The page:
Vanessa Bryant airs names of deputies in lawsuit over photos of Kobe Bryant’s helicopter crash remains

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Remembering Kobe Bryant near the church across from the site of his tragic accident

USA TODAY Sports’ Mark Medina revisits the church that heard the tragic accident that took the life of Laker great Kobe Bryant and others.

USA TODAY

The widow of Kobe Bryant has revealed the names of four Los Angeles County Sheriff’s Department deputies she accuses of improperly sharing photos of her late husband’s remains at the site of his fatal helicopter crash last year.

In a series of posts on her Instagram account, Vanessa Bryant displayed documents from her lawsuit that outline how each of the deputies shared the photos, including at a bar in Norwalk, California, two days after nine people died in the crash, including the Los Angeles Lakers legend and his daughter.

Her public airing of deputies’ identities follows a ruling by a federal judge last week that denied a request by them to keep their names and ranks under seal.

One of the deputies is identified as a “trainee deputy” Joey Cruz. According to the lawsuit, Cruz boasted at a bar on Jan. 28 that he had worked at the scene of the accident, which occurred on Jan. 26.

“Cruz then showed photos of the Bryants’ remains to a fellow bar patron and the restaurant’s bartender, and he is seen on the bar’s security camera zooming in and out of the images while displaying them to the bartender,” the lawsuit states. “One of the photos showed the body of a girl, and Cruz remarked that another showed the remains of Kobe Bryant. Shortly after seeing the photos, the bartender loudly boasted to restaurant employees and patrons that he had just seen a photo of Kobe Bryant’s body and described the image in graphic detail.”

KOBE BRYANT REMEMBERED: A year after the deadly helicopter crash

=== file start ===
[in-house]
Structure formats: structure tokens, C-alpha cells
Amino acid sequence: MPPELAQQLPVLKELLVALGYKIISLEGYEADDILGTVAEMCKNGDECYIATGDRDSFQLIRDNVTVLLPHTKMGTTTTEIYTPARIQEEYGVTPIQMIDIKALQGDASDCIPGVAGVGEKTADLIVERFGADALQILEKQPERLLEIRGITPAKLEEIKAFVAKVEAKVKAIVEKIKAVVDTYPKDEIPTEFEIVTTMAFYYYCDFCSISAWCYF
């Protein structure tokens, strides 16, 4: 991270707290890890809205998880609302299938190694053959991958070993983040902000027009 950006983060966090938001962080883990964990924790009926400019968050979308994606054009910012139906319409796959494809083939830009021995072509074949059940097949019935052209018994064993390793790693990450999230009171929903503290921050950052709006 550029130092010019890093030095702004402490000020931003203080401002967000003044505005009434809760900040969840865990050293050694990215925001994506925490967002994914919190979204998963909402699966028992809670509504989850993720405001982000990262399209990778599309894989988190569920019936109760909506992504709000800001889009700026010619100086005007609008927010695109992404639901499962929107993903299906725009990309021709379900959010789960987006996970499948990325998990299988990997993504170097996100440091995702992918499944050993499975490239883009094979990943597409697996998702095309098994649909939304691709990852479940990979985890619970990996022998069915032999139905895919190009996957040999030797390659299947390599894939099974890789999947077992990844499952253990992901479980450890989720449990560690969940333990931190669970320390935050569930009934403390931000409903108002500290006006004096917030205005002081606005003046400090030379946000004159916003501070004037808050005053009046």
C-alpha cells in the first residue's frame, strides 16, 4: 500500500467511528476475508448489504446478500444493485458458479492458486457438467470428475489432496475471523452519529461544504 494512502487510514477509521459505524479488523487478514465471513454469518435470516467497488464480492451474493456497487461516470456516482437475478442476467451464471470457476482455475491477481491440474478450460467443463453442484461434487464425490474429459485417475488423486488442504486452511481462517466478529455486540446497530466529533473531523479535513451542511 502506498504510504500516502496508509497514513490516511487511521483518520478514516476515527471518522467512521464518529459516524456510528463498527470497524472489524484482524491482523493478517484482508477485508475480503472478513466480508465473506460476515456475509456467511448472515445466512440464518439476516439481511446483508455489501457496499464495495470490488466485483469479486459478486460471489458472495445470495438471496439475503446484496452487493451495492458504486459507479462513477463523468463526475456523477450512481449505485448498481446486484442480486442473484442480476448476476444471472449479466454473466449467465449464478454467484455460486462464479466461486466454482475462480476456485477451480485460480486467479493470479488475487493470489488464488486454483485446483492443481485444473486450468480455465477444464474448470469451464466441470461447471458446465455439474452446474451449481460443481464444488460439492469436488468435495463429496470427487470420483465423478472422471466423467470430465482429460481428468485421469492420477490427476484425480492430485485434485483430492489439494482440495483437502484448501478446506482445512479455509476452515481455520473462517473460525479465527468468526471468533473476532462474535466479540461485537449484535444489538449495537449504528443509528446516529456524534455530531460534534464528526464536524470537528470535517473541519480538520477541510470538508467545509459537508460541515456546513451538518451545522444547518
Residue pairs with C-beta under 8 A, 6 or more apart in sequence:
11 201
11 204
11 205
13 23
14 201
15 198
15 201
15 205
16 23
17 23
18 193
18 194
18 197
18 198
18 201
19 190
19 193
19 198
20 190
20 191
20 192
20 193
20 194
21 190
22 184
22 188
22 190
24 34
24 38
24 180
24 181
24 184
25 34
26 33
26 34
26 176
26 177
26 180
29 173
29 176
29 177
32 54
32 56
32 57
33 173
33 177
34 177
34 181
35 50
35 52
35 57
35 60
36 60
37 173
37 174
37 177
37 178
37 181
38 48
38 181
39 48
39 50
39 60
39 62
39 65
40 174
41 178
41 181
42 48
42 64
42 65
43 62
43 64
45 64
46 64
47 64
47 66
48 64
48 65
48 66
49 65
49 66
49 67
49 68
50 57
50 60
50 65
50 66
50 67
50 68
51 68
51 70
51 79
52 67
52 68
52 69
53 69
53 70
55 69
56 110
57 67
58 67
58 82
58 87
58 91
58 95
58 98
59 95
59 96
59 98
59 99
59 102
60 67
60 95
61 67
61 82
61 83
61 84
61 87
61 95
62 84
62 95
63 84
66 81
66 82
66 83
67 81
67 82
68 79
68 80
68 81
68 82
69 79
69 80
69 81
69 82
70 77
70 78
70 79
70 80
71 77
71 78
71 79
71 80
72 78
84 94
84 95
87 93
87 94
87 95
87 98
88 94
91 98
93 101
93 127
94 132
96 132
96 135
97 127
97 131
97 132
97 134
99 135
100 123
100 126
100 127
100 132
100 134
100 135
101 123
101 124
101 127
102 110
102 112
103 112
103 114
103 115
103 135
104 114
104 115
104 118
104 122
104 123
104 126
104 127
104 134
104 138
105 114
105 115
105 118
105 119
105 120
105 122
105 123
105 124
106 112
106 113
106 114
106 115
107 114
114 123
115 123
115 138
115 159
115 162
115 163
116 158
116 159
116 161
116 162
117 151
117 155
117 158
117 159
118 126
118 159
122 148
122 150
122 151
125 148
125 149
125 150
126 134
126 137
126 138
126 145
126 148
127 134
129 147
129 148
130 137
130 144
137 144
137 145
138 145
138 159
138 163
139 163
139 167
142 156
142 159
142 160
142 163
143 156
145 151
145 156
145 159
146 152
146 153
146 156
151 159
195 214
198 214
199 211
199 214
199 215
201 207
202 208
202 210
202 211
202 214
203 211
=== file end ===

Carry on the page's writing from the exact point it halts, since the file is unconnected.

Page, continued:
Bryant is suing the deputies, the sheriff’s department, the L.A. County Fire Department and the County of Los Angeles, accusing them of invasion of privacy and negligence after deputies used personal cell phones to take and share “gratuitous photos of the dead children, parents and coaches.” She is seeking compensatory and punitive damages in a case she initially filed in September.

The other deputies named in her lawsuit are Raul Versales, Michael Russell and Rafael Mejia. Her suit states she seeks to punish the deputy defendants and “make an example of them to the community.”

A message seeking comment from the sheriff’s department wasn’t immediately returned Wednesday. Attorneys for the deputy defendants could not be reached. The lead counsel for the county and sheriff’s department declined comment.

After the alleged scene at the bar with deputy Cruz, a bar patron e-mailed a complaint to the sheriff’s department because he said it was “very inappropriate for that deputy to be there at that environment, showing those picture(s) to other individuals.”

Sheriff Alex Villanueva then summoned deputies and told them that if they “came clean” and deleted the photos, they would not face any discipline, according to the suit. “The deputies responded by claiming that they had deleted the photos and, to the extent they had transmitted the photos to others, those persons had also deleted them.”

U.S. District Judge John F. Walter allowed the unsealing of the deputies’ names in a ruling March 8.

“Although the Court recognizes that this case has been the subject of public scrutiny and media attention and that the Deputy Defendants are legitimately concerned that they will encounter vitriol and social media attacks, such concerns, by themselves, are not sufficient to outweigh the public’s strong interest in access,” Walter stated.

In response to this controversy, the California government last September passed a law that makes it a misdemeanor crime for a first responder to photograph the remains of a crime or accident victim for any purpose other than an official law enforcement purpose or a genuine public interest.

Follow reporter Brent Schrotenboer @Schrotenboer. E-mail: bschrotenb@usatoday.com.

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